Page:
One of the main characters of the TV series The Good Place is Chidi Anagonye, a brilliant yet perennially indecisive moral philosopher. Chidi is full of good intentions but – as the saying goes – that’s what the road to hell is paved with.
Chidi’s extensive knowledge of ethical matters forces him to overthink everything, making him incapable of making decisions. As a result, despite his constant efforts to help others, Chidi doesn’t cause them anything but suffering and pain.
But, what if we could find a way to leverage our knowledge of all the world’s problems effectively? After all, we’ve never had so much information about the challenges we’re facing and how we could solve them.
That’s what the Effective Altruism movement is all about. Starting in the late 2000s by organizations like Giving What We Can and Givewell, Effective Altruism is a philosophy and social movement using evidence and reason to determine the most effective ways to do good and make the world a better place.
Think of a super-decisive Chidi that always knows what to do and you have a good example of a typical EA activist. (Aside from the fact that EA is a white-dominated movement; more on this later.)
What problems we should tackle first
One of EA’s most intriguing – and to a certain extent, most controversial – aspects is that it doesn’t just tell you what you should do if you want to solve a certain problem. It also tells you which problems you ought to solve first in order to leave this world a little bit better than you found it. For example, banning straws is not that important.
There’s a whole area of research focusing on cause prioritization and even an EA-inspired institute at the University of Oxford dedicated to it.
In a nutshell, EA suggests that good causes that should be prioritized usually have three characteristics:
Factoring in these aspects, EA activists usually come to the conclusion that the three most-pressing issues for humanity are: extreme poverty, animal suffering, and what they call “long-term future.” That’s basically the minimization of global catastrophic risks, also known as existential risks (yes, like reaching singularity).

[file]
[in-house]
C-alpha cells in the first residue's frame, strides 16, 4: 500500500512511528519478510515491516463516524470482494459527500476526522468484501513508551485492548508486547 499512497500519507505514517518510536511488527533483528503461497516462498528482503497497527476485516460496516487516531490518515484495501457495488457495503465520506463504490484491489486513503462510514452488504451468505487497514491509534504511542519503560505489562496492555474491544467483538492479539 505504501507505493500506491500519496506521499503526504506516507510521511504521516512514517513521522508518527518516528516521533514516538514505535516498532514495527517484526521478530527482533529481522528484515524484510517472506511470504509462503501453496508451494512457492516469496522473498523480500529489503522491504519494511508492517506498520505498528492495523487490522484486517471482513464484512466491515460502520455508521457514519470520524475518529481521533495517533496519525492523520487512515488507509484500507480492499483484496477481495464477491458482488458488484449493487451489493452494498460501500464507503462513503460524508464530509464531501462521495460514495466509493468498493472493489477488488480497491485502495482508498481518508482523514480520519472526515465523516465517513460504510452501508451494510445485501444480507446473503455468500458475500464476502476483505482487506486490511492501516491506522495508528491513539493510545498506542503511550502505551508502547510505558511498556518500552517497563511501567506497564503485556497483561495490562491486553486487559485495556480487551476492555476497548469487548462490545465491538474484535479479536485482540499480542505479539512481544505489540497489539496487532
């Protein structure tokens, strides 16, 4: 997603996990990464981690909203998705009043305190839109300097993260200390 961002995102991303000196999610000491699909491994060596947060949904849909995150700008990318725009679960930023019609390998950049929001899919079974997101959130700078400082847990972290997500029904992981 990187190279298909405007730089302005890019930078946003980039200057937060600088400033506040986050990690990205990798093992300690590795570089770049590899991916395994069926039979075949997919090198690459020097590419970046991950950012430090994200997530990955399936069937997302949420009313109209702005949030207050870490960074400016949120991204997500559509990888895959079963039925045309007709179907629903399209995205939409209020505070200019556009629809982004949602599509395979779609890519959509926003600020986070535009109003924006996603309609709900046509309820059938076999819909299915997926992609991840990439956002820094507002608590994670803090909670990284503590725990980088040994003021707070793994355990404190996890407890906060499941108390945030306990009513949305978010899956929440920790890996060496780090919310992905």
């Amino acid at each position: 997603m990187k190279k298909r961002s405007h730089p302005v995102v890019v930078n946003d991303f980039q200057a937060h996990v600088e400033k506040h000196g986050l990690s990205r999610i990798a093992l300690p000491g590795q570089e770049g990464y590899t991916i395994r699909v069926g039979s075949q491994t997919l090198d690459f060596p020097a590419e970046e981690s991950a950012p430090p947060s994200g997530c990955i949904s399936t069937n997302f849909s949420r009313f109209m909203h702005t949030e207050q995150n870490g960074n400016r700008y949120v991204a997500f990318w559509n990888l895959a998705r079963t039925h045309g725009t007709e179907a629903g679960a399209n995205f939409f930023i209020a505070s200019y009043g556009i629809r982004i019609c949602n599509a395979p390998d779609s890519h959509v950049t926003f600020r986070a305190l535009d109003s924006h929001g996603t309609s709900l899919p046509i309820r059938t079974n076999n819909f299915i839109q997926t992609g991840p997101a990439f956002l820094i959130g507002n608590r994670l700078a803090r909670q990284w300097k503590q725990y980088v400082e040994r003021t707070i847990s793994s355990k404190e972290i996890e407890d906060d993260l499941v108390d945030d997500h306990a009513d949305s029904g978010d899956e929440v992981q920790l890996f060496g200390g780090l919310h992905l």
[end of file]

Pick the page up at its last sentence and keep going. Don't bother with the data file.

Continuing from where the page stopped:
How we can solve these problems
When it comes to helping others, the creed is usually that there’s no better way of getting involved than dedicating our own professional lives to it. After all, who’s more altruistic than a doctor that gives up a six-figure salary to run a charitable hospital in a low-income country?
However, EA refuses – or, at least, complicates – this scenario. In his book Doing Good Better (that is sort of EA’s gospel), British philosopher William MacAskill (one of the most prominent EA evangelists), claims that certain doctors (of course, it all depends on how good these hypothetical doctors are, what their specialization is, and who would fulfill their roles if they weren’t doing what they’re doing) might do a greater good if – instead of working for a charitable organization – they’d worked for a Western hospital donating 10 percent of their fat salaries to highly effective organizations.
MacAskill calls this “earning to give” and a few years ago it was one of the most prominent EA’s fads. “Earning to give” does sound like an opportunistic way of doing good and it’s not surprising that the concept has been particularly well-received by techies. After all, what’s more appealing for a startup founder than hearing that the way they can do the most good is by pursuing their own personal interests?
At the same time, there’s robust evidence that earning to give can truly be an extraordinarily effective way of doing good.
Anyway, as I said, EA complicates, rather than refuses the idea that dedicating your own career to a good cause is the best way to save the world. There are cases in which becoming a doctor in a low-income country is the most effective way of doing good.
To help grad students, starters, and all professionals in general in their career choices, there’s an EA organization called 80,000 hours whose name refers to the rough amount of hours a person spends working over a lifetime. In this age of bullshit occupations in which the expression “meaningful job” is often reduced to a LinkedIn buzzword, an organization like 80,000 hours provides much-welcomed resources to help people lead high-impact careers.
For example, scientific research is a potentially high-impact career choice. As a tissue engineer, you could grow clean meat. As a machine learning specialist you could work to minimize the chances of global catastrophic risks, and as an economist you could research how to maximize the positive impact of charitable cash transfers. And this just to mention research that would tackle the three cause areas we should prioritize according to EA.